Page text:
A poem of any worth brims with multivalent meanings. What the "transparent minnows" represent — the seemingly tangible things which dissolve away in your hands once caught — can mean so many things. However, in the context of this review, let us pretend that these minnows are objets d'art. Specifically, that they embody Music itself with a capital "M." Basho's haiku, read simplistically as an analogy, corresponds rather hilariously well with the Sisyphean toil with which audiophiles approach musical reproduction, no? New megabuck cables? Check. Swap out the old AC regenerator for a NASA-grade SpacePowerModulator? Done that. All to what end? To catch that Minnow, living and breathing music itself which eludes our capture time and time again.
Here is a more selfishly practical analogy of the Basho haiku for the purposes of this review: the OTL sound. Still to this day, I can't quite decide whether I like the sound of amplifiers without output transformers. I have not heard any of David Berning's celebrated designs, but I've had the pleasure of listening to Atma-Sphere's MA-1 Mk. III OTL monoblocks for an extended period of time at the homes of two of my friends, and I've also had a brief listening session with one of Joule Electra's OTL amplifiers. Each time, I was mesmerized by the powerful clarity and transparency of the sound. Yet, for the life of me, I could never recall what the music really sounded like through those great amplifiers, even just a day after listening. Just like Basho's minnows, the memory of the sound thawed away without a trace.
Is this a good thing or a bad thing? That's for each listener to figure out. In my own limited audition with OTL amplifiers, I was on the fence. Like any other audio components, there seemed to be inevitable trade-offs. It was difficult not to be seduced by the clarity and airiness of the particular OTL amplifiers I had heard. Yet, afterward, I found myself craving a little more tonal density and the structural skeleton that the typical amplifiers with good transformers put on the music, too.
Enter Woo Audio 2
It was at one of these meets in New York that I met Jack Woo, who serves as the general ambassador of Woo Audio (for the lack of a better term), and his father Wei Woo, who is the chief engineer. I didn't have the fortune of meeting Jack's brother, Zhidong, who serves as the designer and chief-in-manufacturing. As it was with the Sopranos, it's a family business at Woo Audio, which was founded in 2004. Like many manufacturers in the still-untapped and burgeoning industry of headphone-based hi-fi, Woo Audio operates as a small-scale specialty manufacturer out of Queens, New York. Yet it would be a mistake to deem Woo Audio as a DIY operation gone slightly upscale. After a cult following among hardcore head-fi aficionados, Woo Audio is poised to branch out with more mainstream components, including the new Woo Audio DAC which has been lauded by many who have heard the prototype at the recent CanJam '09 in Los Angeles.
Back to Woo Audio 2 (henceforth referred to as WA2): as you can see from the picture, the construction of the parts and the machining of WA2's chassis are impeccable. Point-to-point wired with Teflon wires, the WA2 is equipped with Rubycon and WIMA capacitors throughout (my unit had the Blackgate capacitor upgrade). Its full aluminum die-cast chassis is anodized in its sleek finish. The aesthetic styling is pleasingly industrial if unspectacular in its Bauhaus-blockiness (which is actually a good thing in my book).
WA2 is deliberately and classically tube-y in appearance with its display of two 6AS7 dual triode output tubes in the power stage, two 6922/6DJ8 driver tubes and two EZ80s for rectification. (The only tubes I rolled instead of the stocks were the Western Electric 421As instead of the 6AS7s. And yes, tube-rollers. WA2 is VERY receptive to whatever tubes you roll.) The aluminum volume and control knobs feel heavy in operation and durably constructed. There is only one 0.25-inch stereo headphone jack (for those more inclined to balanced headphone-listening, there is a balanced amplifier which was recently released: Woo Audio 22.) On the back of the chassis, four pairs of RCA inputs and a pair of RCA output are found.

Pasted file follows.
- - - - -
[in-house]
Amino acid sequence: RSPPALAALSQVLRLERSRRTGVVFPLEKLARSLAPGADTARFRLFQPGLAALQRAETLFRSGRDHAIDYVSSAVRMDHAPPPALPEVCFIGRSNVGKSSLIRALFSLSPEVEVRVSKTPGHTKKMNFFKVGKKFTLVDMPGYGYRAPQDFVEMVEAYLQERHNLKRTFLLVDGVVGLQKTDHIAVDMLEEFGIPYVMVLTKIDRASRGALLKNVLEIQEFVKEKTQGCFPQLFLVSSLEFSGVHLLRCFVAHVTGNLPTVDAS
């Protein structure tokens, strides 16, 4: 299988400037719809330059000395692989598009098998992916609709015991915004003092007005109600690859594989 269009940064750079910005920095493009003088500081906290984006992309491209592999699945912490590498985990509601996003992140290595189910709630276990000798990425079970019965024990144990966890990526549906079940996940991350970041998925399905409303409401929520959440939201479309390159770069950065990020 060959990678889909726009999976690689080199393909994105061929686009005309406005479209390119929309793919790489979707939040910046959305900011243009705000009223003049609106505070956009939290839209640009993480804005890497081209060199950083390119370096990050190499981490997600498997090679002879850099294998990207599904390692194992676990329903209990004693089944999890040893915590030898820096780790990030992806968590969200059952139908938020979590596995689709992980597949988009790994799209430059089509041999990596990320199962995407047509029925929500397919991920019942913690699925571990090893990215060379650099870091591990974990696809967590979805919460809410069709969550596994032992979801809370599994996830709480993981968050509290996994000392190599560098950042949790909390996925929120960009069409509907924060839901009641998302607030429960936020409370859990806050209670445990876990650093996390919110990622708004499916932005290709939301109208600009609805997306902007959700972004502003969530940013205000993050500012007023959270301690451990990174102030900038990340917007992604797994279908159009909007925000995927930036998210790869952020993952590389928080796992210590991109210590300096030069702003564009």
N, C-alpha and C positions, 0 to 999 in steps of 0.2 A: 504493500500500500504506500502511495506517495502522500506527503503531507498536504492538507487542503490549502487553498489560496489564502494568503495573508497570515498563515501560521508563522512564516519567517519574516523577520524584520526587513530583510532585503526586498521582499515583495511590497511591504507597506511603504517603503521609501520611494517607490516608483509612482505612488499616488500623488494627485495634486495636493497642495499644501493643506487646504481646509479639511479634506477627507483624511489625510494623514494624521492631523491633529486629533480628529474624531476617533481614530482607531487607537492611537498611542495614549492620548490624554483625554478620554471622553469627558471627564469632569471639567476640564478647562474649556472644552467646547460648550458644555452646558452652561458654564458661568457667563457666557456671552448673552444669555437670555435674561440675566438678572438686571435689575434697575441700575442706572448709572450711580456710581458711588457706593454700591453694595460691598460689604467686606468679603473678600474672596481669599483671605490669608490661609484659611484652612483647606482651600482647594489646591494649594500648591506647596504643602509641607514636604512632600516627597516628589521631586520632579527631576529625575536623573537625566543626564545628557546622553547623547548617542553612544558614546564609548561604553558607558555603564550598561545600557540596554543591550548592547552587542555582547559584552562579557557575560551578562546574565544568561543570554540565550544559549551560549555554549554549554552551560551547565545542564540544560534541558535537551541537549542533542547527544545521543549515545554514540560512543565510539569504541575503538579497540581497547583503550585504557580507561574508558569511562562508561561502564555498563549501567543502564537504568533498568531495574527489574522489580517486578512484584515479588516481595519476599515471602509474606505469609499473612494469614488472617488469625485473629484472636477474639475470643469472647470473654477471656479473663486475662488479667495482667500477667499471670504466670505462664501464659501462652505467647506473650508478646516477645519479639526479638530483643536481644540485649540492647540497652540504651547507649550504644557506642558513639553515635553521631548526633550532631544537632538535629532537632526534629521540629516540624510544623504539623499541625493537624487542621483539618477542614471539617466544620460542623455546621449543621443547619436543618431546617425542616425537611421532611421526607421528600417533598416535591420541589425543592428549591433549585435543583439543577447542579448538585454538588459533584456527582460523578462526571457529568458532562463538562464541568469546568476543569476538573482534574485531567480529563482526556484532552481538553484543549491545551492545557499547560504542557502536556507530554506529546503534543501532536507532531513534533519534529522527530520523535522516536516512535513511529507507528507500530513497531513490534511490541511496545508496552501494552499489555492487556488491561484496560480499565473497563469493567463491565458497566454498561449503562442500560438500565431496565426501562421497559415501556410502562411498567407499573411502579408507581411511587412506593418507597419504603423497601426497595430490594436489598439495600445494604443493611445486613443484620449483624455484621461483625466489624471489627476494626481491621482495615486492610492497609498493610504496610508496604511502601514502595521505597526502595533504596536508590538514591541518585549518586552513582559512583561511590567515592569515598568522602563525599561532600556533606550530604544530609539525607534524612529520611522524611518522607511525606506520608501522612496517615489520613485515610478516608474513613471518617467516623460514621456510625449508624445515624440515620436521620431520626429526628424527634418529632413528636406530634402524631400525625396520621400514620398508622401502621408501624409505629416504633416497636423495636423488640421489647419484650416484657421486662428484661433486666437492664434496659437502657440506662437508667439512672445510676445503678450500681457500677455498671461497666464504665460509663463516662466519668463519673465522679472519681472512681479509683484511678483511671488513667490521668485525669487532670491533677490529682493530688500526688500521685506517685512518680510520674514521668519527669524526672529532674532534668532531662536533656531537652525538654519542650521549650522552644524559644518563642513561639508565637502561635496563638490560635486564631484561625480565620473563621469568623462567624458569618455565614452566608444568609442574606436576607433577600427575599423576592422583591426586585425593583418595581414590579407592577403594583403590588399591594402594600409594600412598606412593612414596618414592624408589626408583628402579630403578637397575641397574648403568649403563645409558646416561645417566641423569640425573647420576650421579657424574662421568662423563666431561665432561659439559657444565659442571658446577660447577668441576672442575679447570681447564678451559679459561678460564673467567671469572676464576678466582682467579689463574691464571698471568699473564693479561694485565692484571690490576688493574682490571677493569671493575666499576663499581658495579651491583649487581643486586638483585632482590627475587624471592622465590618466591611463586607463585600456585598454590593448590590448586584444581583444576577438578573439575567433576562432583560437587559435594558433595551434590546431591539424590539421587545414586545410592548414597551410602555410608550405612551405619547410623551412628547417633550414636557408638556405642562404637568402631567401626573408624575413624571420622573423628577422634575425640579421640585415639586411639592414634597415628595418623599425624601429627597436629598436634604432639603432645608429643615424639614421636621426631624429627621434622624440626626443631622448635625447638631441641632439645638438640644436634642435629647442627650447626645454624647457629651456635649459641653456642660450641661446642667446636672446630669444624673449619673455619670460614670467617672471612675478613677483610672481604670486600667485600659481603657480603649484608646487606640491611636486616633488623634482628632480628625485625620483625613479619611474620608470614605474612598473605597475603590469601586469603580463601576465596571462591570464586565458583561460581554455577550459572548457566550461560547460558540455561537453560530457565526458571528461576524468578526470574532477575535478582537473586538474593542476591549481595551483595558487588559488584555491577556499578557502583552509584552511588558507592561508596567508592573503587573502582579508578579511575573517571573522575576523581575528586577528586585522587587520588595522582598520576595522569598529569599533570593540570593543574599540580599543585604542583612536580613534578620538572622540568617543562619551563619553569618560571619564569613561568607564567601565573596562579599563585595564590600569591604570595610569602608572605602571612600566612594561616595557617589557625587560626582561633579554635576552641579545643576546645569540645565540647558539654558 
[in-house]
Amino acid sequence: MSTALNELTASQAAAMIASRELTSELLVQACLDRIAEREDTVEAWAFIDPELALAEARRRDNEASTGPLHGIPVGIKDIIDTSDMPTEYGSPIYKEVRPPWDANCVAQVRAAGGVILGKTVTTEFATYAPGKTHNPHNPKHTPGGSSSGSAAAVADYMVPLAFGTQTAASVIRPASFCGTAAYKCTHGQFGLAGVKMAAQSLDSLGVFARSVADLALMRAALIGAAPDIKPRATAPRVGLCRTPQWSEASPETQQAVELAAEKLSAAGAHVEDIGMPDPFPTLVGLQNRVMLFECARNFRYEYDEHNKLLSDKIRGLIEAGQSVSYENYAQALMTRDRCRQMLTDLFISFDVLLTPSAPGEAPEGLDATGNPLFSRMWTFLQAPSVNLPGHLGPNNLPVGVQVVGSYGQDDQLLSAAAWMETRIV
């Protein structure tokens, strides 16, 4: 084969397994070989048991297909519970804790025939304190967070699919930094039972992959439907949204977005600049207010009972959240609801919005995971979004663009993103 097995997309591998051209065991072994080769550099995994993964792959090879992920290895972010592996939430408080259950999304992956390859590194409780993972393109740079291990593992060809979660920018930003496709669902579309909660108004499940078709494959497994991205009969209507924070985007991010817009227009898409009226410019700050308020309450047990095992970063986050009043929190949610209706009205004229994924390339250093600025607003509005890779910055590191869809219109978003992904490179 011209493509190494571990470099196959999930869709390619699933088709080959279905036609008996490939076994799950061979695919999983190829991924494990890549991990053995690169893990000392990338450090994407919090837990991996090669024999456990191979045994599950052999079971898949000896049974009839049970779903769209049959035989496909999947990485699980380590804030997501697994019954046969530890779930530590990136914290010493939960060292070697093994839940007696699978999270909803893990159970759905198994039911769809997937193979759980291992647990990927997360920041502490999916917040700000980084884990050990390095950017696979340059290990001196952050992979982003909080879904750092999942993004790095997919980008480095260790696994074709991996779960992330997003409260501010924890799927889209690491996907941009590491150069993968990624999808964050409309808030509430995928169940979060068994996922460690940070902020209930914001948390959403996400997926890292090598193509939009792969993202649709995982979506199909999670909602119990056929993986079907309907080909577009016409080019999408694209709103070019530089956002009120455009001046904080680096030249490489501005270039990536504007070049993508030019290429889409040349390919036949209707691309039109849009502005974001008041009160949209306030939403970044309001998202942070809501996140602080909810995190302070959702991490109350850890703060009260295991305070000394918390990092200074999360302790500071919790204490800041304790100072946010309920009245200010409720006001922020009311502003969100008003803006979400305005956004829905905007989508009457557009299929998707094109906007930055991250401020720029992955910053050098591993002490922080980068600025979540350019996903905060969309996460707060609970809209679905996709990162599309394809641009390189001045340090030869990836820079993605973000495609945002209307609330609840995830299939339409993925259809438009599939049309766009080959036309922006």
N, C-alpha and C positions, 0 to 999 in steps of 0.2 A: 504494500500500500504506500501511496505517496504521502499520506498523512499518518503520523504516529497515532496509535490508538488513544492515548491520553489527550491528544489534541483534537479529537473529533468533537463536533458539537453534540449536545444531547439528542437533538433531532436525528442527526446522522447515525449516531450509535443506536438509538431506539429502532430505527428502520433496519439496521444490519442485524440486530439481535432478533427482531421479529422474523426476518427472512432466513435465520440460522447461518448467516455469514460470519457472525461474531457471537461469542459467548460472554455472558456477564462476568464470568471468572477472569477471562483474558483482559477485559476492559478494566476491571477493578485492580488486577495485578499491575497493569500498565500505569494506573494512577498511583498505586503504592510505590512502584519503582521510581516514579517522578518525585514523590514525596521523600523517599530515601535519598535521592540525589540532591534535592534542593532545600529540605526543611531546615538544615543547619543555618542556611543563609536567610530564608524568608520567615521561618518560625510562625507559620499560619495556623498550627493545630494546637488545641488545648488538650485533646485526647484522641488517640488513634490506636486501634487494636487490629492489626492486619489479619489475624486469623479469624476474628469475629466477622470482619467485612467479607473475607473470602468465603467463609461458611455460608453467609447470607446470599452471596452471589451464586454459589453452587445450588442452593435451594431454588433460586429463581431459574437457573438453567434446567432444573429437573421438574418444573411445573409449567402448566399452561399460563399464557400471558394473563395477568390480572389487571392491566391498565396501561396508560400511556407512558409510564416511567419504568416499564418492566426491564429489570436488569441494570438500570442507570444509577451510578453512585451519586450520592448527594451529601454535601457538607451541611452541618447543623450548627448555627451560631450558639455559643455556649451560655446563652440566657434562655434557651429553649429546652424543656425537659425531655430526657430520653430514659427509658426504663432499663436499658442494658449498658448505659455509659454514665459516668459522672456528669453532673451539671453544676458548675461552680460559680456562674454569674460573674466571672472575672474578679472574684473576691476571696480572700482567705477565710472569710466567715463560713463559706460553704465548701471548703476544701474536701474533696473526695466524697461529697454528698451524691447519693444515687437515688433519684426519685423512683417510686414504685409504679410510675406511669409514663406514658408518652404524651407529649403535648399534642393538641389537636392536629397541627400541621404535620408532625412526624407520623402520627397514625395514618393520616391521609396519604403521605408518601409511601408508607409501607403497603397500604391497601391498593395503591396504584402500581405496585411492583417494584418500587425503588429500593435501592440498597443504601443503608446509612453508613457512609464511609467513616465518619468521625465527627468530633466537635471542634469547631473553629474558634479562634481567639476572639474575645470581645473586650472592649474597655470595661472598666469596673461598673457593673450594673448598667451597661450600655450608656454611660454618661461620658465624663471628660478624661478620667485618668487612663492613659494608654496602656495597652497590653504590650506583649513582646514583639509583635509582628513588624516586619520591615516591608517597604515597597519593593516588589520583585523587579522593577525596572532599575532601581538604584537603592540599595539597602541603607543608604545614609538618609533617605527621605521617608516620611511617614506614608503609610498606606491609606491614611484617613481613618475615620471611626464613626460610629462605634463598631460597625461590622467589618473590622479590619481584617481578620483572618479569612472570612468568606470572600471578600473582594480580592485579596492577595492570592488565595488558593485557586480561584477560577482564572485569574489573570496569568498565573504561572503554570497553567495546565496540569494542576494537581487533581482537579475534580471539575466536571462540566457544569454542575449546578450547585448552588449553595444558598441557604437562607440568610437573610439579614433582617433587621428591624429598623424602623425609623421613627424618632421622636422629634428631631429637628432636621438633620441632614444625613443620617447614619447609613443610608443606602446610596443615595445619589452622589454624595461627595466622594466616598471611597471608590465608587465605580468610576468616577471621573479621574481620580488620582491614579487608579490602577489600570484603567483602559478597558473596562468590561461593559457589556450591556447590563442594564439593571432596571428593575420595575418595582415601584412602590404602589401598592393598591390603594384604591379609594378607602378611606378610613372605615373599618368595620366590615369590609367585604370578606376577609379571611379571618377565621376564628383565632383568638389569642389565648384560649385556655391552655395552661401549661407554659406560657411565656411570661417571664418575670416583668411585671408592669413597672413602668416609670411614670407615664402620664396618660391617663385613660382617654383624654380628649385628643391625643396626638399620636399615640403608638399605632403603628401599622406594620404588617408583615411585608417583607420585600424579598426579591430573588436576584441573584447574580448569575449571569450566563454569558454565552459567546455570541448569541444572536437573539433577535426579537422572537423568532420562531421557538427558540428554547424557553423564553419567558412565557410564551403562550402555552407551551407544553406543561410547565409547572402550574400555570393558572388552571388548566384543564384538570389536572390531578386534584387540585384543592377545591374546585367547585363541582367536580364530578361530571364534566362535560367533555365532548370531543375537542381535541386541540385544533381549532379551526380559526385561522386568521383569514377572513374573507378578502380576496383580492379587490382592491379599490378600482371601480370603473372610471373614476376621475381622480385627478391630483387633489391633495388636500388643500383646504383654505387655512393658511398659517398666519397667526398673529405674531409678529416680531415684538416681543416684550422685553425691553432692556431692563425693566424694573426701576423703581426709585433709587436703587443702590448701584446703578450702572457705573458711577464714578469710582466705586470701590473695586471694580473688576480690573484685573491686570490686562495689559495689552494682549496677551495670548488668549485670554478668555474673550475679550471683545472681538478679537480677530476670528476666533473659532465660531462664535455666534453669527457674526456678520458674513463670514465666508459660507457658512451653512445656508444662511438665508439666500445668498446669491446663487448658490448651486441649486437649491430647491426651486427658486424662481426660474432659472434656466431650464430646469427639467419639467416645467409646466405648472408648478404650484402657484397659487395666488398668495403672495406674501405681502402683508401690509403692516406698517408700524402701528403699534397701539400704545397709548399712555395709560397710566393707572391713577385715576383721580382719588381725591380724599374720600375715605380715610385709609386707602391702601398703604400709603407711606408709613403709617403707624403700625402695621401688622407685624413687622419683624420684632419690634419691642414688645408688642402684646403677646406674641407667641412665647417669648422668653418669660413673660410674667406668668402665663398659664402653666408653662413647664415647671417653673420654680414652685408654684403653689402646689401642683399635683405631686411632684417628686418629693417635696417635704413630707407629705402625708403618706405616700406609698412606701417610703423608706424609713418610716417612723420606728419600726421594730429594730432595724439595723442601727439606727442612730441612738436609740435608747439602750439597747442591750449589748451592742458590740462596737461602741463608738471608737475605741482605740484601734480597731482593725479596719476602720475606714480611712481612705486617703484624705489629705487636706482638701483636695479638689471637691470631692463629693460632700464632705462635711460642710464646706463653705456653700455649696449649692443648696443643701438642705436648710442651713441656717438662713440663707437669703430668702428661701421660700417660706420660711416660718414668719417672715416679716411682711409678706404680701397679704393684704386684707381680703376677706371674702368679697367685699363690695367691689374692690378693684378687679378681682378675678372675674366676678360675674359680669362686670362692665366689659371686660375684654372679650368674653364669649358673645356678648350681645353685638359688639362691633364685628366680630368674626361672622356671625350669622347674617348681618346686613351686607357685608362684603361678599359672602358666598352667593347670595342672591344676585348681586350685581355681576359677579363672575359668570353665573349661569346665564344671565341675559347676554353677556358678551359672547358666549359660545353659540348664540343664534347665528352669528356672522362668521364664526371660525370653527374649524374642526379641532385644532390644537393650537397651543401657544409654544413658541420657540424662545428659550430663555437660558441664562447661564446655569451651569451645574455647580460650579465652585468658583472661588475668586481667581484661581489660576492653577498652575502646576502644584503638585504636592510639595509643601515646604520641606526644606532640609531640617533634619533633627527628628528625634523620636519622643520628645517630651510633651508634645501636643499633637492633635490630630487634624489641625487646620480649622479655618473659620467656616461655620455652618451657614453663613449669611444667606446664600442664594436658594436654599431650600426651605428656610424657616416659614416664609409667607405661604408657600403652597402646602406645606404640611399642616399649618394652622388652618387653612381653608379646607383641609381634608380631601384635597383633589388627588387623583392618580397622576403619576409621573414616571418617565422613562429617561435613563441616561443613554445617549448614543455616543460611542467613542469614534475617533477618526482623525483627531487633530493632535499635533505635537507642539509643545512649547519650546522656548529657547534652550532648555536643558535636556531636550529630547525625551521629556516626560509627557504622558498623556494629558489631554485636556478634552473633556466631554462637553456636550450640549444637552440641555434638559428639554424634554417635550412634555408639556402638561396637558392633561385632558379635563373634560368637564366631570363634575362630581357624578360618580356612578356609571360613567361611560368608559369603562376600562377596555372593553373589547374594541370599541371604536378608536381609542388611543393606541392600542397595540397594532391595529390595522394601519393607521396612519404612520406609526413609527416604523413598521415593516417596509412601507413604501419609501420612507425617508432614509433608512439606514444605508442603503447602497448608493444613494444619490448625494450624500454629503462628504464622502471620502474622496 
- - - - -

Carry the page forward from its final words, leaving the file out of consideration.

The quality of WA2's construction is superb, and no technical issues — i.e. hums and otherwise - arose during the time of my audition. For the price, the level of fit and finish is unsurpassed and the amplifier feels artisanally made with care.
WA2: Headphone Amplifier
One thing that will immediately impress any listener upon listening to the WA2 with low-impedance headphones, is how effortlessly the WA2 drives them. With all sorts of music, from ArvoPärt to LCD Soundsystem, the two Denons and the AKG K-701s blithely made music faithfully, without strain. My Leben CS600 integrated amplifier is celebrated in the head-phile communities for its excellent transformer-coupled headphone out. As sweet as it is with high-impedance headphones, it would clip during more strenuous passages of music when used with low impedance headphones like AKGs and Denons. However, despite the tubey provenance, the WA2 mysteriously had no problems with clipping during such passages. It drove these low impedance headphones with remarkable ease and confidence with plenty of dynamic authority. In fact, my favorite headphones with the WA2 were Lawton Audio LA7000s, especially with classical music.
Now, for the listening: I tested WA2 under two conditions. The first was at home, with La Platine Verdier/Moerch DP6 with various carts (Zu 103 Grade 2, Clearaudio Virtuoso Wood, VdH Condor) providing music on the analog side, and Sony Playstation SCPH-1001 and Mac Powerbook G4/MDHTParadisea+ DAC supplying the music on the digital side. The second location was at my office. The source was Red Wine AudioiMod 5.5G/ALO Audio Portable Vcap Special Edition combo with AIFF files.
At home, the first recording I played was a CD of Igor Stravinsky's The Rite of Springswith Valery Gergiev helming the Kirov Orchestra [Philips B00005NIF6], an account which was recorded live at the Marlinsky Theater. In my subjective view, this particular account surpasses the classic versions by Dorati or Markevitch, not because the score is flawlessly executed, but because Gergiev and his Kirov gang capture the blood and the full carnal tilt of Stravinsky's score better than any other recordings extant. The bassoon solo which famously opens the piece is more sinuously suggestive and darkly beguiling than any other version, too: it's a perfect arbiter of telling how an amplifier or a component will handle tone. Through the WA2, the bassoon solo's tone was aptly mysterious and nothing less than gorgeous. However, at one of the head-fi meets, I had a chance to briefly A-B the same passage with WA5 (Woo Audio's flagship 300B amplifier), and it must be noted that even in such a limited auditioning in a less than ideal circumstance, the tonal color of the solo was more captivating with the WA5; the insidious musical line, with all its ominous undertones, came through more vibrantly on WA5 than on WA2. When compared to Leben CS-600, too, the tonal color of the WA2 seemed a bit wan, although the tonal texture was more silken with the WA2, which was very addictive. Bear in mind, though, that WA5 costs three times more than the WA2 and Leben CS-6000 five times more. In its price class, however, the tonal qualities of WA2 were unmatched in my experience with similarly priced headphone amplifiers.